A command-line power tool for Twitter.
The CLI attempts to mimic the Twitter SMS commands wherever possible, however it offers many more commands than are available via SMS.
gem install t
Because Twitter requires OAuth for most of its functionality, you'll need to register a new application at http://dev.twitter.com/apps/new. Once you create your application make sure to set the "Application Type" to "Read, Write and Access direct messages", otherwise you won't be able to post status updates or send direct messages via the CLI.
Once you have registered your application, you'll be given a consumer key and secret, which you can use to authorize your Twitter account.
t authorize -c YOUR_CONSUMER_KEY -s YOUR_CONSUMER_SECRET
This will open a new browser window where you can authenticate to Twitter and then enter the returned PIN back into the terminal. Assuming that works, you'll be authorized to use the CLI.
You can see a list of all the accounts you've authorized.
t accounts sferik UDfNTpOz5ZDG4a6w7dIWj uuP7Xbl2mEfGMiDu1uIyFN gem thG9EfWoADtIr6NjbL9ON (default)
Notice that one account is marked as the default. To change the default use the
set subcommand, passing either just the username, if it's unambiguous, or the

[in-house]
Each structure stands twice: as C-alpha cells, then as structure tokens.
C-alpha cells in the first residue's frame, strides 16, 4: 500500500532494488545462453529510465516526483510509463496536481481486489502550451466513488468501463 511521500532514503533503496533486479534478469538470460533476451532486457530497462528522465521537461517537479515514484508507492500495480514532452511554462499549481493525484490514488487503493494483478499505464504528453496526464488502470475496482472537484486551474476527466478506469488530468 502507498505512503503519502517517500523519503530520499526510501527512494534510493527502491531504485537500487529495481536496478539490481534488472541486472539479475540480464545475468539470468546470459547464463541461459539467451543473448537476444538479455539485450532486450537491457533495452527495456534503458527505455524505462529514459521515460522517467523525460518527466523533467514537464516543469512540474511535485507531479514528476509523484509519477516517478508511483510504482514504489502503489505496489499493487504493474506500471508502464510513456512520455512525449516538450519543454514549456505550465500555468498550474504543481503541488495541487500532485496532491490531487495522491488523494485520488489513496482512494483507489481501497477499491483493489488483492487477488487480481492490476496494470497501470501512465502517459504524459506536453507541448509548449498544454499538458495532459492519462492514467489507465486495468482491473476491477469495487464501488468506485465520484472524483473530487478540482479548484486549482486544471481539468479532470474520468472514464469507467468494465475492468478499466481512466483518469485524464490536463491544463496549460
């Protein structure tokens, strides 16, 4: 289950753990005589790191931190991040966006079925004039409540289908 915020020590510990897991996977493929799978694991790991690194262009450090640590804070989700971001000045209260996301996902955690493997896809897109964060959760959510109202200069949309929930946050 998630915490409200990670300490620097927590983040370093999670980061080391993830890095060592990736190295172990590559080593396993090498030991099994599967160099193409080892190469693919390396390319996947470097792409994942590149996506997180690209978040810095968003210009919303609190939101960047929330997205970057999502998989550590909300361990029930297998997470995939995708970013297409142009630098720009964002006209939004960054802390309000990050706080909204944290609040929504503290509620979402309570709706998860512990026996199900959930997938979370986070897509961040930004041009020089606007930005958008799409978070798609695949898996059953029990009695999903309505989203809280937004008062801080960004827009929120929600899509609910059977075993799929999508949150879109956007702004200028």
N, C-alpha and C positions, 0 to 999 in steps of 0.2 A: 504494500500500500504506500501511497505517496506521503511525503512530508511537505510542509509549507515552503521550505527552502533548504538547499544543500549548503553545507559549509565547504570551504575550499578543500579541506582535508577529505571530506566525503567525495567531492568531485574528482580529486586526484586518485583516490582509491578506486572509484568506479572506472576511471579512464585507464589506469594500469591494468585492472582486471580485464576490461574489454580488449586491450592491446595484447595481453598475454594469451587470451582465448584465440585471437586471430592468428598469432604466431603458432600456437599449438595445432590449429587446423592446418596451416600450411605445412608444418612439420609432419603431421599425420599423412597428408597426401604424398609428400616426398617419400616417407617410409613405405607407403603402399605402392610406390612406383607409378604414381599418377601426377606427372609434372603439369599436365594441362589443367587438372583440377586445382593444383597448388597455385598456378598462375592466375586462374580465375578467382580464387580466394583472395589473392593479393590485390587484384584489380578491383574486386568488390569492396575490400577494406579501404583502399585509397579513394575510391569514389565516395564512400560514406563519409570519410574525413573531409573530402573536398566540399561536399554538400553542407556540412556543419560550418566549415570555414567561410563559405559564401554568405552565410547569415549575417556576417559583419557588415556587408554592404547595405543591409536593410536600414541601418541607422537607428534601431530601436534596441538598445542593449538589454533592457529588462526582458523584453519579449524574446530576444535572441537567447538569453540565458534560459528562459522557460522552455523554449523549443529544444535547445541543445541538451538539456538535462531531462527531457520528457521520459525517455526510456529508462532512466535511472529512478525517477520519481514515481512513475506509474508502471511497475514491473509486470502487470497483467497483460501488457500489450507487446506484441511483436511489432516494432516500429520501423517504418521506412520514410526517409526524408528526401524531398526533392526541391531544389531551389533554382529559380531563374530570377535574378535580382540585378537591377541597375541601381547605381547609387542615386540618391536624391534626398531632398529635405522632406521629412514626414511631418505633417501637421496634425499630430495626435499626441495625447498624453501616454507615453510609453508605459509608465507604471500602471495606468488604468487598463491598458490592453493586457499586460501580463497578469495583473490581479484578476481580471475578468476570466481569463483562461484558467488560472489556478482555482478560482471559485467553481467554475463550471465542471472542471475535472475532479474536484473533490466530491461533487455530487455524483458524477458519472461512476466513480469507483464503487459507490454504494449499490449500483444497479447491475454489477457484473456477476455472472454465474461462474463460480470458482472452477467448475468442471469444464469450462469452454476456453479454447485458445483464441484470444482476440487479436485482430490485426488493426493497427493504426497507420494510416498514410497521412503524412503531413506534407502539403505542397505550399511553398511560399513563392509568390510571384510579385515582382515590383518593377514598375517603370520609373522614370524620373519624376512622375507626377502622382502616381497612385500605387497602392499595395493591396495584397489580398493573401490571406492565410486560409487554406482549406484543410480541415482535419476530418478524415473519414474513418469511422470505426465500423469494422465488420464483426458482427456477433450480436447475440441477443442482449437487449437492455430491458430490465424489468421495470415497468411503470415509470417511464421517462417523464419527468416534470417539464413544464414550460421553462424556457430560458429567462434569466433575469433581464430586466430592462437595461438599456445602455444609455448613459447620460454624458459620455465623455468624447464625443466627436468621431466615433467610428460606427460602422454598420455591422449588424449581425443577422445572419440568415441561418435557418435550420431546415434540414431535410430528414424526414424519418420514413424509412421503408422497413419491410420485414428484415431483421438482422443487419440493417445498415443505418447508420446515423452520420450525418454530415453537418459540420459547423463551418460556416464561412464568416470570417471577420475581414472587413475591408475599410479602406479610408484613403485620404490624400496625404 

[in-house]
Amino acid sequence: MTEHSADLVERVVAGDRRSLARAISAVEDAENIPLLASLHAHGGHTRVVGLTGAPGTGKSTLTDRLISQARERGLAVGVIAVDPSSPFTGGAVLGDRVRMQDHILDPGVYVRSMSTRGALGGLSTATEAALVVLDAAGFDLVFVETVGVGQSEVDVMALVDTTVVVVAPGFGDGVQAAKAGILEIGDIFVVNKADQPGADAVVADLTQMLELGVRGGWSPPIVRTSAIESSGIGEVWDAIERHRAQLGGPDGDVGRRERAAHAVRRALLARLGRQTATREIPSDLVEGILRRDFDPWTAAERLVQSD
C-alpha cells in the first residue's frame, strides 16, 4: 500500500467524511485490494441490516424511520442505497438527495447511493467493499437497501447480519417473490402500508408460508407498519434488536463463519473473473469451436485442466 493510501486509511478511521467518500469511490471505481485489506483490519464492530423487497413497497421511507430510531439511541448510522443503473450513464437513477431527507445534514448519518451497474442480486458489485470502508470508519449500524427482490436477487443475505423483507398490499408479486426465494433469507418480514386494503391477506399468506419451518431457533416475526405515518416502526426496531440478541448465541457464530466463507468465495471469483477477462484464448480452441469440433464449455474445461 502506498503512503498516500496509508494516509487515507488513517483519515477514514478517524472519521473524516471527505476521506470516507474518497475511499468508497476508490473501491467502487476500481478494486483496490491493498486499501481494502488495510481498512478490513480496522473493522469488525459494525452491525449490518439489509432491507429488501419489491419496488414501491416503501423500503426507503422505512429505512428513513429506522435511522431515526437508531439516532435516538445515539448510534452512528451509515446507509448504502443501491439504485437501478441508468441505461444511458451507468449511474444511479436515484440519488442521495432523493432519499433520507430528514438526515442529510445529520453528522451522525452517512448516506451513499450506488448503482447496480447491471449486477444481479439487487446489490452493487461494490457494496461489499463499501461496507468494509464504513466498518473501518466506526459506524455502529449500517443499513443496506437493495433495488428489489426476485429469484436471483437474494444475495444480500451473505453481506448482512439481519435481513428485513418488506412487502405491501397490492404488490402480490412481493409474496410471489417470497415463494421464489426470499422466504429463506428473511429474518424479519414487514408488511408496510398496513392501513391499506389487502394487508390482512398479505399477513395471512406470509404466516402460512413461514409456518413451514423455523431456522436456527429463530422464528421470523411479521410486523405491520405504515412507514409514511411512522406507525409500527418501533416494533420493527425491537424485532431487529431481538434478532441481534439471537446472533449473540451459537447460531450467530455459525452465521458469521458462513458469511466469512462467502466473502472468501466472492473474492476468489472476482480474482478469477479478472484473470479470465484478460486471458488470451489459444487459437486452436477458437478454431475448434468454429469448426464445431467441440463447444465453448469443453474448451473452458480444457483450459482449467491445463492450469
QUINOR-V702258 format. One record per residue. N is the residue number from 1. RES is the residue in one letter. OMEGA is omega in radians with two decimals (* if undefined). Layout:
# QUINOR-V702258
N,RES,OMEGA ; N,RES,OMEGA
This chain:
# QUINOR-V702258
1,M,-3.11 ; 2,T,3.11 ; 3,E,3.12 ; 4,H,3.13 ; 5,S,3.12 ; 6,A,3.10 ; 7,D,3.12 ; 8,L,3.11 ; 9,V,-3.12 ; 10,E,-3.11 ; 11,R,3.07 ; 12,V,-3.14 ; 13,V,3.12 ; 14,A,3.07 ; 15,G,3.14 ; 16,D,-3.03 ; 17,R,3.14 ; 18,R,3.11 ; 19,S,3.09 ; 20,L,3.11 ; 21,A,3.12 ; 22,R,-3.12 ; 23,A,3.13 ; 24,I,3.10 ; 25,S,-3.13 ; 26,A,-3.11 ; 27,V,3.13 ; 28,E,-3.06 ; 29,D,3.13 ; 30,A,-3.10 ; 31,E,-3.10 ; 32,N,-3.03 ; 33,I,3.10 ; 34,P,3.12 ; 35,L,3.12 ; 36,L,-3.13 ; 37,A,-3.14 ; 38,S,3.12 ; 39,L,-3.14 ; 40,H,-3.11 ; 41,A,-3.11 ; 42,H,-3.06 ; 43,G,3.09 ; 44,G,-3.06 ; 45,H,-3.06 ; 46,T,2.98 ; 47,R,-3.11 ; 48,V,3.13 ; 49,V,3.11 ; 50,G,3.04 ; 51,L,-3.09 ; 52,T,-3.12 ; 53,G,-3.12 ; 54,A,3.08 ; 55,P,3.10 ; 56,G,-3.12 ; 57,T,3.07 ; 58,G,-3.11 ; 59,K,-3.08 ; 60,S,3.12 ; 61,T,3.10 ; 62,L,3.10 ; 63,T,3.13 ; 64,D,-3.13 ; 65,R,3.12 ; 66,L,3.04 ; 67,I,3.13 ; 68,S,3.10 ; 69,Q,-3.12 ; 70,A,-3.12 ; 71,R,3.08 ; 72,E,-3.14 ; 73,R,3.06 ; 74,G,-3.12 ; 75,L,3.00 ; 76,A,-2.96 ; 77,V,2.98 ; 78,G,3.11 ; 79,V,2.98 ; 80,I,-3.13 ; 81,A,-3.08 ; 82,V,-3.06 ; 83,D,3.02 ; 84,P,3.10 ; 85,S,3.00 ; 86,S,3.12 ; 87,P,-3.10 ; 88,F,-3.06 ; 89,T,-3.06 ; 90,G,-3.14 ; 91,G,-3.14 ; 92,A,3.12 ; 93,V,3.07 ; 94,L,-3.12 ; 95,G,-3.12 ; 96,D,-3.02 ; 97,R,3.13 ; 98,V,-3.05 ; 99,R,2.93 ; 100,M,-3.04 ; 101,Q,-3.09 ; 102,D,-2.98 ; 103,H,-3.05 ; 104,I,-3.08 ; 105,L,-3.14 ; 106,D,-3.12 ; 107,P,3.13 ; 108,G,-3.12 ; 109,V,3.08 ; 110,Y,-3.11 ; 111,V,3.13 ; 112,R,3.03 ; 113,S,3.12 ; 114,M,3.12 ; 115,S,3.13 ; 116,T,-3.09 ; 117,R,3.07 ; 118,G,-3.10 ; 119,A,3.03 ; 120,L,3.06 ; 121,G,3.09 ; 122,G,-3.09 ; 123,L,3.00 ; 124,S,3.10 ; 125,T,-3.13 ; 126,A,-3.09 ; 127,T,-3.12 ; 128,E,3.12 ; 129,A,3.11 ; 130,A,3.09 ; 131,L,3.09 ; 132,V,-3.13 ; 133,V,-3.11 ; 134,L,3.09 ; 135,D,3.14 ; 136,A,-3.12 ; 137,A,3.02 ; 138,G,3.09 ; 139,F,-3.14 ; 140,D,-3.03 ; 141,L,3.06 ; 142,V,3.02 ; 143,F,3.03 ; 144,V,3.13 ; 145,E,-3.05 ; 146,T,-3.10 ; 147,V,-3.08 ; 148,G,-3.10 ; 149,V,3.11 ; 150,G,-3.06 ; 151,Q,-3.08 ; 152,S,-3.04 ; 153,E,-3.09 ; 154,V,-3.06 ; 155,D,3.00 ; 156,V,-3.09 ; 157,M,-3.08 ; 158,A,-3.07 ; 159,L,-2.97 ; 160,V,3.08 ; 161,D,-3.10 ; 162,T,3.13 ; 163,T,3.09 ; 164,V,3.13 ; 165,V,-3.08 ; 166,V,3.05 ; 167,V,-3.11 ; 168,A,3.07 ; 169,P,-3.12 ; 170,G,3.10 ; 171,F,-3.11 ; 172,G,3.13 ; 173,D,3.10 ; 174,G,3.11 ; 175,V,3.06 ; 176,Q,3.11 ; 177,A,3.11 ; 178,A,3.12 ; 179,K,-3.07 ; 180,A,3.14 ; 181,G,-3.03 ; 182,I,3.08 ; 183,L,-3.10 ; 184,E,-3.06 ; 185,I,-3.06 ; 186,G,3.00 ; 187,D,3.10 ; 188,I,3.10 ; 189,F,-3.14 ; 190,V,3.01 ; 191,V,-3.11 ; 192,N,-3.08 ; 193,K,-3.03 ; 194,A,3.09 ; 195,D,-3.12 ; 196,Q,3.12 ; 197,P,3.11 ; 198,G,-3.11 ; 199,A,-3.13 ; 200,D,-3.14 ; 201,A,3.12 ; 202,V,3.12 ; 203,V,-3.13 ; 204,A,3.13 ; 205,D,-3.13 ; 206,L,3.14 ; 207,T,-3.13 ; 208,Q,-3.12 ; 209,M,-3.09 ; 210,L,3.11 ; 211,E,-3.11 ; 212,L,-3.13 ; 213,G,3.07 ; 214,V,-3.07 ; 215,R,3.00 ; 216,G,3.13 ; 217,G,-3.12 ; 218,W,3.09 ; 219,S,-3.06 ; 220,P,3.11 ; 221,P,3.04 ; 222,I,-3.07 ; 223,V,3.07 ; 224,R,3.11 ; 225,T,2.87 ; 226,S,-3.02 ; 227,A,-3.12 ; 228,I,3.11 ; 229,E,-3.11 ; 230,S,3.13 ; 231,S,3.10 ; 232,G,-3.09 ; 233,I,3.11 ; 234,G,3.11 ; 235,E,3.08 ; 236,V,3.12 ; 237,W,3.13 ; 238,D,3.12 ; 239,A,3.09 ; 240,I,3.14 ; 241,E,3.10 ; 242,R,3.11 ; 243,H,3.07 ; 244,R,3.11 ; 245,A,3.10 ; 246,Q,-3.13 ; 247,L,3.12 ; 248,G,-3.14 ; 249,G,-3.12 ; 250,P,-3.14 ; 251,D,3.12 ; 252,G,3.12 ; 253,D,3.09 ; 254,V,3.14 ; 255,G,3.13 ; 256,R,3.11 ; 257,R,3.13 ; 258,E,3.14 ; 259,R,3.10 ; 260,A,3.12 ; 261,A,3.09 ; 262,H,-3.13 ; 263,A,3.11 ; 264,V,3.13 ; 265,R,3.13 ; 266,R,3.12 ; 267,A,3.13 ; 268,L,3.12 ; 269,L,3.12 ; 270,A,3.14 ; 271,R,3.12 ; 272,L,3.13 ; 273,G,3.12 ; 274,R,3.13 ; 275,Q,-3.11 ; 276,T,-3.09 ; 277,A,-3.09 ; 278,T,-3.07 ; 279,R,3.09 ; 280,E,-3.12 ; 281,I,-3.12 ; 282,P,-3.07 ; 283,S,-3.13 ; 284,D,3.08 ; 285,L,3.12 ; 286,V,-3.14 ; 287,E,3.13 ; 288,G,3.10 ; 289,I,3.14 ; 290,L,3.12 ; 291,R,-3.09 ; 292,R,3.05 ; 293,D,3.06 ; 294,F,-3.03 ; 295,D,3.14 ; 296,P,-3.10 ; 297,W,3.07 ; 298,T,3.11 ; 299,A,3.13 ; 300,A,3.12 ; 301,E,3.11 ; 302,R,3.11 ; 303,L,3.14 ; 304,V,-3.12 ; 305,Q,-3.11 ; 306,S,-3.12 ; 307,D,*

username and consumer key pair, like so:
t set default sferik UDfNTpOz5ZDG4a6w7dIWj
Account information is stored in the YAML-formatted file
t help will give you a list of all the available commands. You can
t help TASK to get help for a specific command.
t update "I'm tweeting from the command line. Isn't that special?"
Note: If your tweet includes special characters (e.g.
!), make sure to
wrap it in single quotes instead of double quotes, so those characters are not
interpreted by your shell.
t users -l @sferik @gem
t follow @sferik @gem
t friends -lf
t leaders -lf
t leaders | xargs t unfollow
Follow back everyone who follows you
t disciples | xargs t follow
Follow roulette: randomly follow someone who follows you
t disciples | gshuf | head -1 | xargs t follow
t list create presidents
t list add presidents @BarackObama @Jasonfinn
t list create following-`date "+%Y-%m-%d"`
Add everyone you're following to a list
t followings | xargs t list add following-`date "+%Y-%m-%d"`
t list members following-`date "+%Y-%m-%d"`
Count the number of Twitter employees
t list members twitter team | wc -l
t search all "query"
t search favorites "query"
t search mentions "query"
t search retweets "query"
t search timeline "query"
t search user @sferik "query"
- Multithreaded: Whenever possible, Twitter API requests are made in parallel, resulting in faster performance for bulk operations.
- Designed for Unix: All output is designed to be piped to other Unix utilities, like grep, cut, awk, bc, wc, and xargs for advanced processing.
- 99% C0 Code Coverage: Extremely well tested, with a 3:1 test-to-code ratio.
There is some ambiguity in the terminology used to describe relationships on
Twitter. For example, some people use the term "friends" to mean the set of
everyone you follow, while we use it to mean just the subset of people who